A blog about books (both non-fiction and fiction) that address forms of social inequality associated with race, gender, class, or mental health.
We are an independent collective of sociologists troubled by the killing of Michael Brown and the excessive show of force and militarized response to protesters who rightfully seek justice and demand a change in the treatment of people of color by law enforcement.
The events in Ferguson emerge from a nexus of issues that have long concerned sociologists including implicit bias, institutional racism, police brutality, economic inequities and civil rights. Given the urgent need for informed conversations and movement toward solutions, we seek to highlight the systemic and structural nature of the problems brought to the forefront of national discussion as a result of the killing of Michael Brown and other recent police abuses of power. By sharing theory, data and our understanding of history and protest movements, we hope to engage audiences beyond the academy in order to facilitate solutions, justice and equity for people and communities at the margins of society.
Pulled Over: How Police Stops Define Race and Citizenship (University of Chicago Press, 2014) by Charles R. Epp, Steven Maynard-Moody & Donald Haider-Markel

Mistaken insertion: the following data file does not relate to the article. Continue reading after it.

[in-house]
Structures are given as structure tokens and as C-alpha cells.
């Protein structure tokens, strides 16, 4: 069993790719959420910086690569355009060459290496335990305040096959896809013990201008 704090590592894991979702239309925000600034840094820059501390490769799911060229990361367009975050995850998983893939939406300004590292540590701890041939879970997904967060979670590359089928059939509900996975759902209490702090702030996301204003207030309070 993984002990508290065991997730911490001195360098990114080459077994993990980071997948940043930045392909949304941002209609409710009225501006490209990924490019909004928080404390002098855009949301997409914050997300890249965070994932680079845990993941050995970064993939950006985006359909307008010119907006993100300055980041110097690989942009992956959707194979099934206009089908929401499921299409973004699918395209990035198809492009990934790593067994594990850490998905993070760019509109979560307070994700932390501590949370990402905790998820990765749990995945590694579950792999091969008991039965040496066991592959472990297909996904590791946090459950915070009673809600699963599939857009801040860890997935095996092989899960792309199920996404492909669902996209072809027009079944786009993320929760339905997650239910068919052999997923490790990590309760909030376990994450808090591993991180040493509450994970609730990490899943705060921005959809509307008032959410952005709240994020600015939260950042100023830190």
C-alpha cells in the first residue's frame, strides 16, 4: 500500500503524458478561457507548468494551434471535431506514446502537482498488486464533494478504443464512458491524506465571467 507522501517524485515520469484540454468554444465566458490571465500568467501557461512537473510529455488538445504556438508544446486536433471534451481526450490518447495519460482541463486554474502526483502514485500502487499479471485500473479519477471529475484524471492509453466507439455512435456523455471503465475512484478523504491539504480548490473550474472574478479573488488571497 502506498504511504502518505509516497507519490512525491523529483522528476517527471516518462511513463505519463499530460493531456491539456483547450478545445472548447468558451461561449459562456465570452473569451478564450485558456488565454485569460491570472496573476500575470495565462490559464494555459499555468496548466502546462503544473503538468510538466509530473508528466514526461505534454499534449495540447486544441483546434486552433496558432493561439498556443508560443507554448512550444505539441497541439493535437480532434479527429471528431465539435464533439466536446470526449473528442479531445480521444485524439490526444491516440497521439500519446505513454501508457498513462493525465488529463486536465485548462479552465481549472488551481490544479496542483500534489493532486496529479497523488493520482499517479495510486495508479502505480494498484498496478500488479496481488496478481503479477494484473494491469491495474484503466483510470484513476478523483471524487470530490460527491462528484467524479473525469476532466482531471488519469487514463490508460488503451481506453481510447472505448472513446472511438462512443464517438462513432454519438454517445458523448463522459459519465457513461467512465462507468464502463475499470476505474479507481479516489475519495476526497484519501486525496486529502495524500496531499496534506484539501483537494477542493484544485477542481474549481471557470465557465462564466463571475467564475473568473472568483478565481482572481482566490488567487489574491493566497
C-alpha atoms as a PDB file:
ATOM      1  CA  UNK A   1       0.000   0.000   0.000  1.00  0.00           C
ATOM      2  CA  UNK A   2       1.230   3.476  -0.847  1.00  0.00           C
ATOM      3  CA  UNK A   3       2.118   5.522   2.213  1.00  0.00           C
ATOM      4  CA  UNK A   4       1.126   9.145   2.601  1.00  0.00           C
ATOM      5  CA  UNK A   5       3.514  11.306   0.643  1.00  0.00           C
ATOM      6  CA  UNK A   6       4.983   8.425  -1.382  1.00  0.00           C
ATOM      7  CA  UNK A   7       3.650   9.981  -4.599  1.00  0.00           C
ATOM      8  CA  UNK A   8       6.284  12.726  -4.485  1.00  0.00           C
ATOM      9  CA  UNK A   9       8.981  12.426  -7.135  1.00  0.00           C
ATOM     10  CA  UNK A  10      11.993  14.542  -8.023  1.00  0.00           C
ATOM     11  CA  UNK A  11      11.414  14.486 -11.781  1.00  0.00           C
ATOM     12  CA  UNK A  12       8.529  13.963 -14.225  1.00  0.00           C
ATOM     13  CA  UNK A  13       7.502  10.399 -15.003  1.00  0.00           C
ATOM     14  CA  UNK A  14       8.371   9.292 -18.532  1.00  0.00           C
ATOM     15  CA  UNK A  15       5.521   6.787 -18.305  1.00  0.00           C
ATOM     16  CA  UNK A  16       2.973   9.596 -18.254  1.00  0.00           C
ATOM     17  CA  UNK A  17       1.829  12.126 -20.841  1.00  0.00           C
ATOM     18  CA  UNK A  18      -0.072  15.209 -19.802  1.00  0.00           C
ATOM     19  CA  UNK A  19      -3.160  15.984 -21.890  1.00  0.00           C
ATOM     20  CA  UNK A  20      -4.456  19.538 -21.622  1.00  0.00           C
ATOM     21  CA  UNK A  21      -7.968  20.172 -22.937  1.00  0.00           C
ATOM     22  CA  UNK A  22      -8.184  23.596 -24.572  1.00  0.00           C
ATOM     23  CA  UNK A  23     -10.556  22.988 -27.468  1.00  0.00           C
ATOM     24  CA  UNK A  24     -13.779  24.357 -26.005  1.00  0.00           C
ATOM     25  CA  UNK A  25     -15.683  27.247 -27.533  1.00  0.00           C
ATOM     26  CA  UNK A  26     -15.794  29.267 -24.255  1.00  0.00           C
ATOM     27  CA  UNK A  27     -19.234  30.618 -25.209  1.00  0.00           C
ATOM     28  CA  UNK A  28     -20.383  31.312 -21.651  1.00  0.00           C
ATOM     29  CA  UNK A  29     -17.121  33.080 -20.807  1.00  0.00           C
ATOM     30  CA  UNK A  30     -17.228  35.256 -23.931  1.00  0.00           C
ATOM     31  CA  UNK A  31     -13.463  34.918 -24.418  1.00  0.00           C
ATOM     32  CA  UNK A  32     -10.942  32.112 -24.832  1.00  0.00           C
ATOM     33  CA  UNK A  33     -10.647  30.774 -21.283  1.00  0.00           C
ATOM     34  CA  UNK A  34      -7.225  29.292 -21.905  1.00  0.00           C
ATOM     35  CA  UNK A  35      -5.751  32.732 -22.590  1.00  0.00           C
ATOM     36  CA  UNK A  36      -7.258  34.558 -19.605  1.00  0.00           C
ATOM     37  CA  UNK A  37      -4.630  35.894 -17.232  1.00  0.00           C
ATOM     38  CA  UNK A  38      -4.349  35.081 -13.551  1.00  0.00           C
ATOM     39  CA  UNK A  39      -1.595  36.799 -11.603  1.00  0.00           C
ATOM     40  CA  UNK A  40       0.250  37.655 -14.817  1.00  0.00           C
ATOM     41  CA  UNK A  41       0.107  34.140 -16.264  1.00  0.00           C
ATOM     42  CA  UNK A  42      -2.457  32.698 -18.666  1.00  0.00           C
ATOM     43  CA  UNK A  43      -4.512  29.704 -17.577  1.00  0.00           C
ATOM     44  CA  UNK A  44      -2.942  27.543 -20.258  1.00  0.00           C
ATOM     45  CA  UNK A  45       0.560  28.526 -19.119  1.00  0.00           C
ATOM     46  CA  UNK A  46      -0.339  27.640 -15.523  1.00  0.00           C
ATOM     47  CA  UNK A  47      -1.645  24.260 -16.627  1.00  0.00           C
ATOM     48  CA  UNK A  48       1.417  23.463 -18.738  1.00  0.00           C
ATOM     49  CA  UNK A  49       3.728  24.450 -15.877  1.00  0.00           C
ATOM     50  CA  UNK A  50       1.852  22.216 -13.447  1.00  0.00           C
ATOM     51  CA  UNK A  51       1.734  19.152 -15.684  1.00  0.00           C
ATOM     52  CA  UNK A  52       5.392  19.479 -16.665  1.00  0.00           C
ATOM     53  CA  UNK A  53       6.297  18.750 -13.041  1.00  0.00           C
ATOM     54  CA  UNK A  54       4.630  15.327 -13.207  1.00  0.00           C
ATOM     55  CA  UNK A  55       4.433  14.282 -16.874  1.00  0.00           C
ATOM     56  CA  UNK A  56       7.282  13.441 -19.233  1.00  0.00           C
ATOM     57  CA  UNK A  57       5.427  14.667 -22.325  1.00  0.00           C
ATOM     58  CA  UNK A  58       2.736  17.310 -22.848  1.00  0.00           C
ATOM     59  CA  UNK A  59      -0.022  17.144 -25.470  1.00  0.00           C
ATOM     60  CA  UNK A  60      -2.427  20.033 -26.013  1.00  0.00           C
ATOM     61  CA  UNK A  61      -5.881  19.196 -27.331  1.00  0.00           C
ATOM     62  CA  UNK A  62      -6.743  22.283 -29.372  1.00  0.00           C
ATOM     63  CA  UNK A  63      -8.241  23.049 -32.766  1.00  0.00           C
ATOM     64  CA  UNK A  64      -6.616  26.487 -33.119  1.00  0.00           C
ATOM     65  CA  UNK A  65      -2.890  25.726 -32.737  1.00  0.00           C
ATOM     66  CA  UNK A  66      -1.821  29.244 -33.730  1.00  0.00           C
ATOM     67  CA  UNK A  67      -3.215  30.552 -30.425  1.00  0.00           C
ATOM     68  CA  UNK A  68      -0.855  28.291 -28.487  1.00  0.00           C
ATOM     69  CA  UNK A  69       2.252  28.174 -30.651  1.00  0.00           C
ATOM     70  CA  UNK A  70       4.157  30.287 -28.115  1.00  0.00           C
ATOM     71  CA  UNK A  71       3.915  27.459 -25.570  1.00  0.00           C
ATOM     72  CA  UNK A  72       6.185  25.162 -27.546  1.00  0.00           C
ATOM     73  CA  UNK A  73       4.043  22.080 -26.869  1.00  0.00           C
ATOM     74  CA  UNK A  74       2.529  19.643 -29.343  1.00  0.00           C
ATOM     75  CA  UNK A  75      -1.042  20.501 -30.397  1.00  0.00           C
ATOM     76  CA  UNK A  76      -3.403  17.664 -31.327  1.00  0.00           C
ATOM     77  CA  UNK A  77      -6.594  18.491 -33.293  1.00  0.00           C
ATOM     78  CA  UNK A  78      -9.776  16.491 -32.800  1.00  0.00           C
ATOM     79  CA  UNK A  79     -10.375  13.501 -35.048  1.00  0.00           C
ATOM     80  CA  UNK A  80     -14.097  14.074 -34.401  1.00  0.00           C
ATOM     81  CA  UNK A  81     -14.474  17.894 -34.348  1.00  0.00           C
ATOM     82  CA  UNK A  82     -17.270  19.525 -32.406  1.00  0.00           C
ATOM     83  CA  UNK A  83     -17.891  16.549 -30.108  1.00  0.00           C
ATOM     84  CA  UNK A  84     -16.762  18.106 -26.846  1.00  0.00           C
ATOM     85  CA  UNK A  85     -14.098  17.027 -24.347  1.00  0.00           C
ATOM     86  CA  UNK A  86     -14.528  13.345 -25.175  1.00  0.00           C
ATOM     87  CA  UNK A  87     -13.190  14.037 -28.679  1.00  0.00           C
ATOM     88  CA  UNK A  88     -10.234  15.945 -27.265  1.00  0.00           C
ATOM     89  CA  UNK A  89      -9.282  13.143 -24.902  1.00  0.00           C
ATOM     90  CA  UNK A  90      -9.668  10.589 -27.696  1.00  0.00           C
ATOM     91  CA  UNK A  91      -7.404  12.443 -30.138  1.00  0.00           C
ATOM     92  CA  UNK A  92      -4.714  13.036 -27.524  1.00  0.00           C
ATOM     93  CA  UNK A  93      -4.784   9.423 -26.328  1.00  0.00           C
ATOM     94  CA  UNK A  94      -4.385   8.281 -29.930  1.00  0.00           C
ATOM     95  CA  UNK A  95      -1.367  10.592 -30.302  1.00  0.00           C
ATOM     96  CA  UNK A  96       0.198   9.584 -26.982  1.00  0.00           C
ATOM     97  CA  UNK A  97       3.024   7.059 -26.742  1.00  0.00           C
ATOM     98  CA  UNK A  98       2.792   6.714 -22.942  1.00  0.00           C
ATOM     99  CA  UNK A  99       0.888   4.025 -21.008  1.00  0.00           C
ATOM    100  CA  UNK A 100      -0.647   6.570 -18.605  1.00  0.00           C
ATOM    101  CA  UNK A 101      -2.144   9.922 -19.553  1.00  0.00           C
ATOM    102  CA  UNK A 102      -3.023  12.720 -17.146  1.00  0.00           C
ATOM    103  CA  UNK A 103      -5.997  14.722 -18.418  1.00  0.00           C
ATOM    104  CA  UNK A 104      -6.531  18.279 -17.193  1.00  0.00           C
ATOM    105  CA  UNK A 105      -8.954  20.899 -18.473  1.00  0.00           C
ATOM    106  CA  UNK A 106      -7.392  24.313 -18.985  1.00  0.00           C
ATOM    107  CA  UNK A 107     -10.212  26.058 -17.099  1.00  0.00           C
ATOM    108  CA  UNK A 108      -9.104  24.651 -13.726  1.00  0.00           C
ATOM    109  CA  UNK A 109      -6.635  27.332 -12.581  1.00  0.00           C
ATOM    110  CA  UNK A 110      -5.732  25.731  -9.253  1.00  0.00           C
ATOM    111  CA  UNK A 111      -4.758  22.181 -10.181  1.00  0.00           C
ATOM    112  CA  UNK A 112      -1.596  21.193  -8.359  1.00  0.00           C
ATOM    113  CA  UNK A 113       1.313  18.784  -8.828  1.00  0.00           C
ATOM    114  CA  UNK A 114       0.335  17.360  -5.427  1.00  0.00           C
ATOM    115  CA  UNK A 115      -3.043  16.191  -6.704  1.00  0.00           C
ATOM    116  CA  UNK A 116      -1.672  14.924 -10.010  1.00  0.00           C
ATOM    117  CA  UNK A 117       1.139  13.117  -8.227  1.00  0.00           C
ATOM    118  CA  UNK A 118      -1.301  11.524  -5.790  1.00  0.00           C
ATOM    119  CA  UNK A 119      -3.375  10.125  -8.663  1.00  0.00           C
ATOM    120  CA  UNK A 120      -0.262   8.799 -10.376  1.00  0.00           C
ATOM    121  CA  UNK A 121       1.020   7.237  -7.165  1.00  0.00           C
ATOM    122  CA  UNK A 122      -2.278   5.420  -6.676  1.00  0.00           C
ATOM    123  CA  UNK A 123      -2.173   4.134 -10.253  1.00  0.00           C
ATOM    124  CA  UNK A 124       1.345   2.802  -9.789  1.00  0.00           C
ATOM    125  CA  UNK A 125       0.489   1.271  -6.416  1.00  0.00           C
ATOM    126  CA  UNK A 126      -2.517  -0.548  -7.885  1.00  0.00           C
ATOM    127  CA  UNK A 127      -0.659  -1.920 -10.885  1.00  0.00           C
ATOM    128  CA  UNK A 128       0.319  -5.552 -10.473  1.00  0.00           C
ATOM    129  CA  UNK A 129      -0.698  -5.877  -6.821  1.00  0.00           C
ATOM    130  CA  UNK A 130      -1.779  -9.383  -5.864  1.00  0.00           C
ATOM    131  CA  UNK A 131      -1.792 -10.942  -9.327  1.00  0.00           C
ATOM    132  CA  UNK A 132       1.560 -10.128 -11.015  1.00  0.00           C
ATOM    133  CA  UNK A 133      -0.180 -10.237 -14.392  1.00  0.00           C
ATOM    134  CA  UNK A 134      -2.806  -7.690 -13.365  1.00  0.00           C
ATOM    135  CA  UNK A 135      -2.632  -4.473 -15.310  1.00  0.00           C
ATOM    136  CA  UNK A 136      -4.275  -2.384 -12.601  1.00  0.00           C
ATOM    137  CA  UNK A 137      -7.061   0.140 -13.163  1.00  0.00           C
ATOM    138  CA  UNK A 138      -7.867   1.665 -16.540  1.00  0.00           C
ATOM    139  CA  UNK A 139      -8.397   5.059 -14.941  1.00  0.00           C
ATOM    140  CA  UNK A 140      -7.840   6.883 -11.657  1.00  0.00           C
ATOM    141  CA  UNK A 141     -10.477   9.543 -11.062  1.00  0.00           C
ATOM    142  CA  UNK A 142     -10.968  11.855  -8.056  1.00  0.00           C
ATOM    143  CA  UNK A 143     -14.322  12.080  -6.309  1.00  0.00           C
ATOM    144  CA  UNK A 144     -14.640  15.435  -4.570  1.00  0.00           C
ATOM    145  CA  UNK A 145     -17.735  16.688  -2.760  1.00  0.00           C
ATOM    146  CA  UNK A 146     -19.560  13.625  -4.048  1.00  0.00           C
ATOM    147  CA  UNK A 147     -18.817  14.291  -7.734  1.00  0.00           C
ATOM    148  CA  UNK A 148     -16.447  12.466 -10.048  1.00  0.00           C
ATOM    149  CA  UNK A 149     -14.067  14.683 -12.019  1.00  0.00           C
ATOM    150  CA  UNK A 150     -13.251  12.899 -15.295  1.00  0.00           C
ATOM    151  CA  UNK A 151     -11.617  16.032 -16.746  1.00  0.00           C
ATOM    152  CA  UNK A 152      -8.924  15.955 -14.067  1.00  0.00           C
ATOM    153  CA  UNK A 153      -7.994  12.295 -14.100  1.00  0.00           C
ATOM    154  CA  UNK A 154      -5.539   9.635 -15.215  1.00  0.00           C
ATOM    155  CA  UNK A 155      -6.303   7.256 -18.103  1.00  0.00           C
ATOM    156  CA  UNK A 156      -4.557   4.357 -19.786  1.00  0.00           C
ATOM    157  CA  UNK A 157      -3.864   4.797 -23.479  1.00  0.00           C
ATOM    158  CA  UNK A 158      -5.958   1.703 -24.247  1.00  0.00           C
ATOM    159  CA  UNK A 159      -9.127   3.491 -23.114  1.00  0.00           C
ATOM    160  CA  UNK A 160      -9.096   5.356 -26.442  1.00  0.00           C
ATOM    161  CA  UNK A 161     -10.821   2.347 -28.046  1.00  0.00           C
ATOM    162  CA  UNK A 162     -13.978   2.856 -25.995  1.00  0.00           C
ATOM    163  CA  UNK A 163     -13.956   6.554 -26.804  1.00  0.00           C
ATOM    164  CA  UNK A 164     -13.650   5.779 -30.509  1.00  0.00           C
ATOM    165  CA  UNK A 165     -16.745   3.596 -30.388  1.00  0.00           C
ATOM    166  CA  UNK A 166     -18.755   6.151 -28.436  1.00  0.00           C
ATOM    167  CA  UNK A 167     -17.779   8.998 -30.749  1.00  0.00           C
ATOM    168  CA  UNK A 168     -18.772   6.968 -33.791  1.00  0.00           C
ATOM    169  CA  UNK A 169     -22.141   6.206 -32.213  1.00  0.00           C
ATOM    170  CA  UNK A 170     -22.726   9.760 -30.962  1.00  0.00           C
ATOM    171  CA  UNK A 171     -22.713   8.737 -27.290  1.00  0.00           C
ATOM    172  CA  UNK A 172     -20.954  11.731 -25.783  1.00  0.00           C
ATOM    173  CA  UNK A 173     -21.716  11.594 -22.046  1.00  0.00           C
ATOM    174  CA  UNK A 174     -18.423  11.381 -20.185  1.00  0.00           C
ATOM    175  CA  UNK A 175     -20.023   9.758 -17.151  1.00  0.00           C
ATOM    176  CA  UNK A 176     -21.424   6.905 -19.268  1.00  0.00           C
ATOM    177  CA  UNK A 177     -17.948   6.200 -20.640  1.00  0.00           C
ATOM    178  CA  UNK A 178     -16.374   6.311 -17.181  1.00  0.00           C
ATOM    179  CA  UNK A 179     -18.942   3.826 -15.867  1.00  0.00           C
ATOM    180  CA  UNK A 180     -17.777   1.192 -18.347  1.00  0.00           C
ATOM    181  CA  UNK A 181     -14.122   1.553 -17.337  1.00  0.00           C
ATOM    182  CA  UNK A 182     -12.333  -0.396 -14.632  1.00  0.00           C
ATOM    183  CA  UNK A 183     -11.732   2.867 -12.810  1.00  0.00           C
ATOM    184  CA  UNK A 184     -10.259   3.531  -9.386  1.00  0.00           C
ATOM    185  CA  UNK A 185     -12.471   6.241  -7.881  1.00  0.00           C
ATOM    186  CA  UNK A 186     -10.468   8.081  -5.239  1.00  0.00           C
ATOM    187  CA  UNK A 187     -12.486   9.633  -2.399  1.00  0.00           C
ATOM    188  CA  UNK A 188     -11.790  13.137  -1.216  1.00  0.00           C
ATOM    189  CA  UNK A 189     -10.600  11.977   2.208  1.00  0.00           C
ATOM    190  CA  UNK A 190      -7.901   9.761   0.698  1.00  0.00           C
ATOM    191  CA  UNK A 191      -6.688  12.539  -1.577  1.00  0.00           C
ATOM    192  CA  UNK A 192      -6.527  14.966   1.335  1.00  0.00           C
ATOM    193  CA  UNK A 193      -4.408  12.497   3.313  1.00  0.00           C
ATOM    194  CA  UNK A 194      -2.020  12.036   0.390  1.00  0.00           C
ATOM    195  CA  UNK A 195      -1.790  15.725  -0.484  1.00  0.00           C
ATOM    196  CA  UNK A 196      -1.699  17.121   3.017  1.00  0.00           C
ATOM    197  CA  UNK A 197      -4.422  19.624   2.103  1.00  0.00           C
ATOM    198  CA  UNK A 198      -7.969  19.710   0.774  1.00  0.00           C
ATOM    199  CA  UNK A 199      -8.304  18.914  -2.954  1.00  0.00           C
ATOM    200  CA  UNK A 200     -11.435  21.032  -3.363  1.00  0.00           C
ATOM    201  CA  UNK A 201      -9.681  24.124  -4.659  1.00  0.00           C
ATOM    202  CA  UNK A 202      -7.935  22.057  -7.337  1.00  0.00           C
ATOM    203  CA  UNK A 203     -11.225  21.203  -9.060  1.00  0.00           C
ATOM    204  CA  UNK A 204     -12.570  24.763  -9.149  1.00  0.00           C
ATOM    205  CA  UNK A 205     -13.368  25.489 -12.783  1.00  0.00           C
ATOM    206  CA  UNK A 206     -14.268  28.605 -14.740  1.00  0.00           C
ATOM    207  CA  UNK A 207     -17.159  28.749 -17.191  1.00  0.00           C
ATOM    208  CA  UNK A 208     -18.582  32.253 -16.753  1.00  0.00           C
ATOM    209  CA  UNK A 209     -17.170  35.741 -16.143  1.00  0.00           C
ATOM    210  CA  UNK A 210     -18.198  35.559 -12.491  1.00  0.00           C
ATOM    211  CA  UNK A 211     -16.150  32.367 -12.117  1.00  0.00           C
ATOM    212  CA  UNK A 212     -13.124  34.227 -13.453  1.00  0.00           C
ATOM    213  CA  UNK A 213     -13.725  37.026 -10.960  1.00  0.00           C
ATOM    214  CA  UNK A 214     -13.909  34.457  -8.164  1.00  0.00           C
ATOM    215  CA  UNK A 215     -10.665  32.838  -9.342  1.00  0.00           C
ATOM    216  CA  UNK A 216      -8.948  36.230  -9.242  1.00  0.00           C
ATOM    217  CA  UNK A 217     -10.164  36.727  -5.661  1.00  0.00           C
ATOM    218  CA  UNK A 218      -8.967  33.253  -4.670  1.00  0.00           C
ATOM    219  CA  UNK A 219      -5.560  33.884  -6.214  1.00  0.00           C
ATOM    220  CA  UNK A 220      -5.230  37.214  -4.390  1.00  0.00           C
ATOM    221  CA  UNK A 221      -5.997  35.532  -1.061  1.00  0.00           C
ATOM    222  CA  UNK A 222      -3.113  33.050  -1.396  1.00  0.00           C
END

Arrested Justice: Black Women, Violence, and America’s Prison Nation (NYU Press 2012) by Beth E. Richie
Oppositional Consciousness: The Subjective Roots of Social Protest (University of Chicago Press, 2001) Edited by Jane J. Mansbridge and Aldon Morris
I would also add the following three books to the list:
The New Jim Crow: Mass Incarceration in the Age of Color-Blindness (The New Press, 2010) by Michelle Alexander
The Scandal of White Complicity in U.S. Hyper-Incarceration: A Non-Violent Spirituality of White Resistance (Palgrave Macmillan, 2013) by Alex Mikulich, Laurie Cassidy, and Margaret Pfeil
Marked: Race, Crime, and Finding Work in an Era of Mass Incarceration (University of Chicago Press, 2007) by Devah Pager